Take a break.
How often are these words spoken in your office? Do your employees feel like they can –and should- take regular breaks? (And we mean beyond those required by law.)
If not, we suggest looking into your break culture. Most employers view taking breaks as a sign of laziness or a cause of low productivity. But, despite their bad rap, taking breaks can actually boost productivity. (And, hey, even micro-breaks do the trick. We’re talking just 30 seconds to 5 minutes!)
Are you thinking we’re crazy yet?
Check out this infographic made by Onlinebusinessdegree.org to learn more about how employee breaks (even very short ones!) can increase productivity, improve mental acuity, and even relieve pain. Then, continue reading to find out how you can make your workplace break friendly.
So, now that we’ve convinced you about the merit of taking breaks (we’re gonna go ahead and assume the infographic did that for you), let’s discuss what you can do to encourage taking breaks for productivity.
The majority of employees cite feeling guilty as the reason they don’t take many breaks. So, the best thing you can do is simply encourage employee breaks.
Offering healthy snacks and having a break room or other place with comfortable furniture for employees is the best way to do so. Additionally, if you see an employee taking a break, be sure to encourage the behavior, rather than make them feel like you are disappointed.
And, you know, lead by example whenever possible. We know: you’re really busy. But taking breaks is a good thing, remember?
Here are 5 quick break ideas you can give to your team members (or use yourself!):
Talk to a friend.
Walk across the office and chat with a co-worker for a few minutes. Ask them about their weekend or their pet, anything to take your mind off of your work for the time being. (Just make sure your co-worker isn’t in the middle of working on something!) If you can’t do that, step out into the sunshine (yes, that does still exist) and call up your friend for a quick chat.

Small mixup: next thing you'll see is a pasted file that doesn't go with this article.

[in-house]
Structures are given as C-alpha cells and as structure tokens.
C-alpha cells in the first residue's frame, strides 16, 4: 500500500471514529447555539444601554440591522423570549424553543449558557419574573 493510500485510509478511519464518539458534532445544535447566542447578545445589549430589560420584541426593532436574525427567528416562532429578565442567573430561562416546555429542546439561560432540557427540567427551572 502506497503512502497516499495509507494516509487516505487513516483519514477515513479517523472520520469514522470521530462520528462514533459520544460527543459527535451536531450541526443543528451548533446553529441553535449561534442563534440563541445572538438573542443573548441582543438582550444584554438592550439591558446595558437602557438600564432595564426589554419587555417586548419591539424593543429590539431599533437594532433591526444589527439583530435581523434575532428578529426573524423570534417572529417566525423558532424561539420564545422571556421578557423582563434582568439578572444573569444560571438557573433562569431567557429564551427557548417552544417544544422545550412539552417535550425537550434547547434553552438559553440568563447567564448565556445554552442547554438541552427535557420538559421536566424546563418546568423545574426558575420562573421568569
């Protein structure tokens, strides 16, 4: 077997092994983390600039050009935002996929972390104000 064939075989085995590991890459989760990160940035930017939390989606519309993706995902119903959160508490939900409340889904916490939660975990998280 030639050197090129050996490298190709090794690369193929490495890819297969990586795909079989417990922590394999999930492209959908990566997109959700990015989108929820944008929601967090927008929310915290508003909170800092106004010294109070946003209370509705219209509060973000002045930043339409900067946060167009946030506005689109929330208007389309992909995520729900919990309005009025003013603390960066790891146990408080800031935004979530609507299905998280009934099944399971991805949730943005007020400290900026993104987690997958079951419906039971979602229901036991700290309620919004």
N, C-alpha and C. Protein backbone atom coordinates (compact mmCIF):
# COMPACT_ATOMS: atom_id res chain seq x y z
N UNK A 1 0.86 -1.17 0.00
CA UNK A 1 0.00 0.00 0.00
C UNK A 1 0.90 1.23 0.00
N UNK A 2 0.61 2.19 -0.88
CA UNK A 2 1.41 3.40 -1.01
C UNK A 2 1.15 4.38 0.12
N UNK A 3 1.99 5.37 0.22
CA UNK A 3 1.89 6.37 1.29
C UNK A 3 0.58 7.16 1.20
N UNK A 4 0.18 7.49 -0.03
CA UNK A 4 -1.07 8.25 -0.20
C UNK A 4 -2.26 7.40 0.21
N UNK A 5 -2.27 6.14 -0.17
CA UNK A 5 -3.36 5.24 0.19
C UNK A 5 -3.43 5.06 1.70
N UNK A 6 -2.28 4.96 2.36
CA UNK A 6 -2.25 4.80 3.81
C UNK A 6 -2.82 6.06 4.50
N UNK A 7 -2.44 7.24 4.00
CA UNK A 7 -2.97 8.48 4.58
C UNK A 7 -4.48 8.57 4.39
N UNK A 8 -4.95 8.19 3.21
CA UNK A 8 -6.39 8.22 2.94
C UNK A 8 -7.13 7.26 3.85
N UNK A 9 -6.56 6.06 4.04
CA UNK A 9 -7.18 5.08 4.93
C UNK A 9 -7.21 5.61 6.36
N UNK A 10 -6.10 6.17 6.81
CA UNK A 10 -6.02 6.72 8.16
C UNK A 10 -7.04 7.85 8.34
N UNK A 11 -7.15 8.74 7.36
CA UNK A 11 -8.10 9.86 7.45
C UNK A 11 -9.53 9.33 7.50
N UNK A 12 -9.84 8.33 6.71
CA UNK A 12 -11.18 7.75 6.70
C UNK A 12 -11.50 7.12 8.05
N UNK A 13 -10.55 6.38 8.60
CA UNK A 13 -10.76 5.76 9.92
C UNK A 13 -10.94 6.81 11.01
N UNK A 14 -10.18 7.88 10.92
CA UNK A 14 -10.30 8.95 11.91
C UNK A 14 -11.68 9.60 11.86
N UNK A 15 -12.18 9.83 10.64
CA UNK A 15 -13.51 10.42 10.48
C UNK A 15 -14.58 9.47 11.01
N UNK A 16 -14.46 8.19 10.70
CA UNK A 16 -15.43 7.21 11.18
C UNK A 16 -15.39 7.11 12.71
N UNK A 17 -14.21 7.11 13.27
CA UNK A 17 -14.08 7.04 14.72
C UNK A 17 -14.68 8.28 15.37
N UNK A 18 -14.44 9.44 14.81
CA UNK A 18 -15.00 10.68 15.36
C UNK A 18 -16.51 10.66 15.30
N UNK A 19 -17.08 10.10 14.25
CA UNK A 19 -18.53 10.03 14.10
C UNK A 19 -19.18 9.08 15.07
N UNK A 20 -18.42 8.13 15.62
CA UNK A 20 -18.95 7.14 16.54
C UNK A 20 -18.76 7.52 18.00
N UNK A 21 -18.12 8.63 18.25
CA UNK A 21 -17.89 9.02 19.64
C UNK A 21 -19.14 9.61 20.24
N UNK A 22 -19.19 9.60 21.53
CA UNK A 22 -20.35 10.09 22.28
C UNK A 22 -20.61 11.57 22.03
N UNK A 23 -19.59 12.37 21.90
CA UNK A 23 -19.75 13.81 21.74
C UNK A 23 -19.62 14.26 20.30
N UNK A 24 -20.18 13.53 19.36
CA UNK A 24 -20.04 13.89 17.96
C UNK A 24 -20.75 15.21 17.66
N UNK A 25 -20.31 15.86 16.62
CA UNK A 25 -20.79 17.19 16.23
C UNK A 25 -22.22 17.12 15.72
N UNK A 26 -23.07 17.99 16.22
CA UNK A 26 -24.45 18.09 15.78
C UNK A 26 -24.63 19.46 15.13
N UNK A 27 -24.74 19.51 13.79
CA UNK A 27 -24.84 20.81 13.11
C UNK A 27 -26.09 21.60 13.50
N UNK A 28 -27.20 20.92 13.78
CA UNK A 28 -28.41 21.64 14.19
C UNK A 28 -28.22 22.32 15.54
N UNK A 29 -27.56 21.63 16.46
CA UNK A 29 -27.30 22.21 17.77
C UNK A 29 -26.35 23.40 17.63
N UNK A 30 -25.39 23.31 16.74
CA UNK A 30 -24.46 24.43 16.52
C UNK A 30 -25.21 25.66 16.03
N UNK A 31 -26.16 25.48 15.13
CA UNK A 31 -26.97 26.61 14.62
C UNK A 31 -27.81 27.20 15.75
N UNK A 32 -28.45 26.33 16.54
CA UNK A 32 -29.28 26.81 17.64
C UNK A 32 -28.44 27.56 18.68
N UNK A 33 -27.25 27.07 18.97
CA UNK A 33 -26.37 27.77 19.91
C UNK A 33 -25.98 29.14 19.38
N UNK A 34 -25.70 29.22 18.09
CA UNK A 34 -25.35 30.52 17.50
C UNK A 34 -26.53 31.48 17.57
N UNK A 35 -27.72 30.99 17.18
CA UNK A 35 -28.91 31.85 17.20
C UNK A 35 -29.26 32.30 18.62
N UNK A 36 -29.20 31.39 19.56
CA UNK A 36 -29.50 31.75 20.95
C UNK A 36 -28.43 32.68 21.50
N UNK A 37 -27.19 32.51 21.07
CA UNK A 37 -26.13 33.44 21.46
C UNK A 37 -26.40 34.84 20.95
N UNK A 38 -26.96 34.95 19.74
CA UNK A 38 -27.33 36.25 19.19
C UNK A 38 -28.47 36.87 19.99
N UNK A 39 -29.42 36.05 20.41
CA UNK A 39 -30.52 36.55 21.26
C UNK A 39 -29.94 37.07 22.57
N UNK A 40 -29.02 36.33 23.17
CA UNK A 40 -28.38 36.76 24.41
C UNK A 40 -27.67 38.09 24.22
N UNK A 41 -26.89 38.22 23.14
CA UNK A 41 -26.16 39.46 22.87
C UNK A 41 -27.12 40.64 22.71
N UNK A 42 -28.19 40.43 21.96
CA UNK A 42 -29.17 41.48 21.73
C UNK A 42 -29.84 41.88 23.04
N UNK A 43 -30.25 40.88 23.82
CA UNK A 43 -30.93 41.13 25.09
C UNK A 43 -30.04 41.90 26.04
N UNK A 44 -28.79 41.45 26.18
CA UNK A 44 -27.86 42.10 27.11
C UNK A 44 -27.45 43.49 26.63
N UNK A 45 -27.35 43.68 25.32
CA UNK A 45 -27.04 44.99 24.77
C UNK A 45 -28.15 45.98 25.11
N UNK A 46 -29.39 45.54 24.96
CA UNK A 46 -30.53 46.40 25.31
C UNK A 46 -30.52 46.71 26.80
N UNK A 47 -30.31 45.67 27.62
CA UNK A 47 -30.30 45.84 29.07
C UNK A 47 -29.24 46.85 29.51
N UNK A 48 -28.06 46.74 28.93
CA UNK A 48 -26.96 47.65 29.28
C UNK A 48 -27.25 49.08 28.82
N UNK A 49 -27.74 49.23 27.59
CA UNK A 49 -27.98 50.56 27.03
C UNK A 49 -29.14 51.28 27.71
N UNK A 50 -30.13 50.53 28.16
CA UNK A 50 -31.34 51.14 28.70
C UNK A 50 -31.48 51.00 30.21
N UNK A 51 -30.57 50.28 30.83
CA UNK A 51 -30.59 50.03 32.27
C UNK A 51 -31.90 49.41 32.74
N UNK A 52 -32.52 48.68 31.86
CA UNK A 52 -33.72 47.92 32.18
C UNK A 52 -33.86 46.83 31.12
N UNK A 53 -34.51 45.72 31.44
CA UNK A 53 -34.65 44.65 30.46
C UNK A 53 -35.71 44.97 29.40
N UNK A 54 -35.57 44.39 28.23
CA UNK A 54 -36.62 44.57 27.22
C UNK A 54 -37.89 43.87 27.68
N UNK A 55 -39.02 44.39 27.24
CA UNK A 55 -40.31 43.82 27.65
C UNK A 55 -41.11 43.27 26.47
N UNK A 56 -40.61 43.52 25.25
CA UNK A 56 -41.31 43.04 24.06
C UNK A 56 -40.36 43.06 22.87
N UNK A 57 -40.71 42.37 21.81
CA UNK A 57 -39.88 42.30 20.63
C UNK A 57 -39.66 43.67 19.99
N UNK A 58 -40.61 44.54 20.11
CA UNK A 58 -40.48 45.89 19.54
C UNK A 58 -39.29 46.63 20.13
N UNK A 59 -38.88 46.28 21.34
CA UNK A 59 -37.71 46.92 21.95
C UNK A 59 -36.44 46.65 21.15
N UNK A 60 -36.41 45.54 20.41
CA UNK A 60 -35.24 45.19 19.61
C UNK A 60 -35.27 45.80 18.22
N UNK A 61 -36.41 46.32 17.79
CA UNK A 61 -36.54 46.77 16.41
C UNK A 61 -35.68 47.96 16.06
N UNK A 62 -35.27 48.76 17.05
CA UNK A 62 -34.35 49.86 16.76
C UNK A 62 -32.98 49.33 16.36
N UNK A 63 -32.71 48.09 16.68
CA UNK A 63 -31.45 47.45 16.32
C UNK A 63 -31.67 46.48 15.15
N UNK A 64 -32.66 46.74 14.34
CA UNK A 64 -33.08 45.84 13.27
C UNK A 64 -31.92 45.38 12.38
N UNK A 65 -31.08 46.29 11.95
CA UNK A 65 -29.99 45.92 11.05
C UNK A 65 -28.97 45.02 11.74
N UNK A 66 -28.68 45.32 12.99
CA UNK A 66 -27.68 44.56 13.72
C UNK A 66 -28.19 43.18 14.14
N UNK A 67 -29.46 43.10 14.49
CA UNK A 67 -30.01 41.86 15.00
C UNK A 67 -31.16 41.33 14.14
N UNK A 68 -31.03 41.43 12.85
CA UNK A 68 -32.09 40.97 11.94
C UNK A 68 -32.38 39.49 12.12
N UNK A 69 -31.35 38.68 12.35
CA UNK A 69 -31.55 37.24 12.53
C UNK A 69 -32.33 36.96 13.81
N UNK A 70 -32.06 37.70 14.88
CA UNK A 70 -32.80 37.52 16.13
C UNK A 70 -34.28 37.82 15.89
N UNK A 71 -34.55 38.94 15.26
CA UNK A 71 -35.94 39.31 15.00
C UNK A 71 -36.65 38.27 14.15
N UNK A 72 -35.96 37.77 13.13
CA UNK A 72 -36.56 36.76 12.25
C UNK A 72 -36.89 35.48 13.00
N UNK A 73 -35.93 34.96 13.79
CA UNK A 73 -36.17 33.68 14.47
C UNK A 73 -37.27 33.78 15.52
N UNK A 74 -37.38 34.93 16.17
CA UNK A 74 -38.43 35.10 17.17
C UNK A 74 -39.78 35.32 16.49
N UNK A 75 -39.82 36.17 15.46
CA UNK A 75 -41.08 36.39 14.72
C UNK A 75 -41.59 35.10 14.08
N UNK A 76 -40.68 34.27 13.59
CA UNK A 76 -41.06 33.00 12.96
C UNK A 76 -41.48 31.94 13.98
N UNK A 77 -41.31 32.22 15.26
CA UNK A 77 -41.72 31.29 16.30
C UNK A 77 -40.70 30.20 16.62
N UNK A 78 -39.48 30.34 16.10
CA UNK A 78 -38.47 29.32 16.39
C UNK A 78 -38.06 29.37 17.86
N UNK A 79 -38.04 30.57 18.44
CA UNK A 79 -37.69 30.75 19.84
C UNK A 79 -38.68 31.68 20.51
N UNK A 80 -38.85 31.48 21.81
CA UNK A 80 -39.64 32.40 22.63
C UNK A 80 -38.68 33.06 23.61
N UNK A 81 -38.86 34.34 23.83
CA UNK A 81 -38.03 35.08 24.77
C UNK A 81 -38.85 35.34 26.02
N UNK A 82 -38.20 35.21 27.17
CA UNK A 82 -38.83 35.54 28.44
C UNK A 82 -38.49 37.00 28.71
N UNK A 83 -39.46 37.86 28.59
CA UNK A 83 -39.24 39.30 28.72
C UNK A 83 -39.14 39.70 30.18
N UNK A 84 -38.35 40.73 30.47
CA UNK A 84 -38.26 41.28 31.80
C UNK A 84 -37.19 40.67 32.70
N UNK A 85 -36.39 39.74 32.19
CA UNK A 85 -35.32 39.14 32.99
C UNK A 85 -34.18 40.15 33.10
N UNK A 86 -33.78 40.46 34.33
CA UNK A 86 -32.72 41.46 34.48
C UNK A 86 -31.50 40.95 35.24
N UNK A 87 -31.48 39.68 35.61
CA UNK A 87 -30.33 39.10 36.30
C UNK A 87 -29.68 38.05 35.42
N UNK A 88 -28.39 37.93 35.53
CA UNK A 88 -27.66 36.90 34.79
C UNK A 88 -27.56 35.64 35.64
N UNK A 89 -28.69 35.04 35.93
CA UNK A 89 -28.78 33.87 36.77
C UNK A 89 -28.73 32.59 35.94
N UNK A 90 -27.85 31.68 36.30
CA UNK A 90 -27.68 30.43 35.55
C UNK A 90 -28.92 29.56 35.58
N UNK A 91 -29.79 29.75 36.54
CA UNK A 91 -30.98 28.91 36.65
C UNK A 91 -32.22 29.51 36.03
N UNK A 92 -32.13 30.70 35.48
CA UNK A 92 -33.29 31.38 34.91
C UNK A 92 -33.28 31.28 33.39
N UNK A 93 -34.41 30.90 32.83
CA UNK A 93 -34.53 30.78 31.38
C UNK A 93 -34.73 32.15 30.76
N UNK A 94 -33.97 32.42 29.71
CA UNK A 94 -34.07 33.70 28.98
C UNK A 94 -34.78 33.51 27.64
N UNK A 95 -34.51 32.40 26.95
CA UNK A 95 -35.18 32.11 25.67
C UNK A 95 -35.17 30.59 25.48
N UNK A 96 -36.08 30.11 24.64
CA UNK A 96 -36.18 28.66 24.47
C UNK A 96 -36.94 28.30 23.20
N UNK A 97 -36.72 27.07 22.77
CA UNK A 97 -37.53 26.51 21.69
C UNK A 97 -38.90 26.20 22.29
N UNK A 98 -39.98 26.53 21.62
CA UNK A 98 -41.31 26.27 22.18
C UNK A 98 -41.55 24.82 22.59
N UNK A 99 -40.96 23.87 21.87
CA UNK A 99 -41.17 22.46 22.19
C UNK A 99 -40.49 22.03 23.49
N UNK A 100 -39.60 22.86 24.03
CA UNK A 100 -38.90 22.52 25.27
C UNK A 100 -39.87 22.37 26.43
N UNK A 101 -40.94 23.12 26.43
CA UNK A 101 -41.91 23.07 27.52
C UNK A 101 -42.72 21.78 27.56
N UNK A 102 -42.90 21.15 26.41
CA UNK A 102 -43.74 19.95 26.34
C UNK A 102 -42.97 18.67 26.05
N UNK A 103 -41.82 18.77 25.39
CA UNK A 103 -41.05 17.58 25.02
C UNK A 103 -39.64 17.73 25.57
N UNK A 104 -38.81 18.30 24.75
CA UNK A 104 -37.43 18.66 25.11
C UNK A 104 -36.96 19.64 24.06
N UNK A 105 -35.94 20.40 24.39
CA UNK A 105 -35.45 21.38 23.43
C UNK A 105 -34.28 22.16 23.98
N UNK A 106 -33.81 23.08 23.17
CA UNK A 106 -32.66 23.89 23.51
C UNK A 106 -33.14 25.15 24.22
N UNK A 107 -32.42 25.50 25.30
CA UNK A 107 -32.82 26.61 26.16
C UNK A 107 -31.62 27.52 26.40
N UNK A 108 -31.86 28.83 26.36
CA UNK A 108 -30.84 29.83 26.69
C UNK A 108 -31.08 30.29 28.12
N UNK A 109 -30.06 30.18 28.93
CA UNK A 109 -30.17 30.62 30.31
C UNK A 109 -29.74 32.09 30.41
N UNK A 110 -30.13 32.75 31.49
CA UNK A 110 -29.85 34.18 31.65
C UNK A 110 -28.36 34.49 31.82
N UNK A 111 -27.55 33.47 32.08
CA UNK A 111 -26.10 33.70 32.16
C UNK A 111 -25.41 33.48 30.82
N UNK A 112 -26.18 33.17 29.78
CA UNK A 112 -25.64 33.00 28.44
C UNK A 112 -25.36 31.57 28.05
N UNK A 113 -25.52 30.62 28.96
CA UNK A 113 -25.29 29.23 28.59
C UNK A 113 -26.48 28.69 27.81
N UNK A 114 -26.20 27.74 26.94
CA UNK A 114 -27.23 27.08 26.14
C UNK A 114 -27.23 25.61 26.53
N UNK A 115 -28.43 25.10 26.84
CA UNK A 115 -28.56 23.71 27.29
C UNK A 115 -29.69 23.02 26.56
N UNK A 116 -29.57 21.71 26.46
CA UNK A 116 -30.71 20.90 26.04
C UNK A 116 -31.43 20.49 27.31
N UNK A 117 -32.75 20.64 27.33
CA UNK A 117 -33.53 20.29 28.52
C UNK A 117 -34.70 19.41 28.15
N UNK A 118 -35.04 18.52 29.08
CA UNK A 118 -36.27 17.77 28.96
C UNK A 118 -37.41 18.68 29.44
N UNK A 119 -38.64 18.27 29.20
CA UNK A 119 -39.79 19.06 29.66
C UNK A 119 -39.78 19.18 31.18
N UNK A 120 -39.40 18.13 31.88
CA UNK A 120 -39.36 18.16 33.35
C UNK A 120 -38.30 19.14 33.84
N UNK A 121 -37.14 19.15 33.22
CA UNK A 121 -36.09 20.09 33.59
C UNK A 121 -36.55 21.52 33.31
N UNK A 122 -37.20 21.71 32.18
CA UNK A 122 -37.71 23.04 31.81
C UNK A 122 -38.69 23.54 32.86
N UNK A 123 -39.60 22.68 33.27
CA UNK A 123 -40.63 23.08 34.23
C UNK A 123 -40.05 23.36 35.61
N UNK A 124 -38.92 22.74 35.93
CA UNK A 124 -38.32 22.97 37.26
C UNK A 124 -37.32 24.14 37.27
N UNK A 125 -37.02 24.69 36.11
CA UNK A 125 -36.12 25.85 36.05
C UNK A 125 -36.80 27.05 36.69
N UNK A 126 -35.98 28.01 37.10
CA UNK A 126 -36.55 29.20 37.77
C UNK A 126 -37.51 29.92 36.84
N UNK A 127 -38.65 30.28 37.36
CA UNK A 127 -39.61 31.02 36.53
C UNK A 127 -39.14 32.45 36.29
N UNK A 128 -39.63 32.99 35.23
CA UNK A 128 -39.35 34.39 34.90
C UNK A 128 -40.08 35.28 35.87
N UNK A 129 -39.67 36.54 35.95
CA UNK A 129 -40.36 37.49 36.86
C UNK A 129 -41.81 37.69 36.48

Do something physical.
Physical activity provides a nice relief from computer or written work. Step outside and get some fresh air. Nature is an excellent brain booster. Take a walk around your office building (even invite a co-worker if you feel inclined). If walking isn’t an option for you, simply do some stretches at your desk. Put your arms above your head and really get your blood flowing.
Eat a healthy snack.
Eating a snack not only provides you with a break from your work, it also physically gives your body more energy. Aim for carbs and protein, and ignore sugar. Dark chocolate is actually an excellent choice; the delicious treat provides caffeine and has antioxidants that slow down cognitive decline. (Any excuse to eat chocolate is A-OK with us.)
Ahh, the great antithesis of productivity. This is actually why this break works so well. Take about 5 minutes to just sit back, close your eyes and day dream. Doing so has been proven to give our brains a nice pick-me-up (think of how many good ideas you get while in the shower or driving your car). Plus, it’s almost as good as nap. Almost.
A nice creativity break can be a good refresher for a brain that’s been working for a long period of time. Get out a pen and paper and draw whatever strikes your fancy. Do some random doodles and let the thoughts of what you are working on be forgotten for a few minutes.
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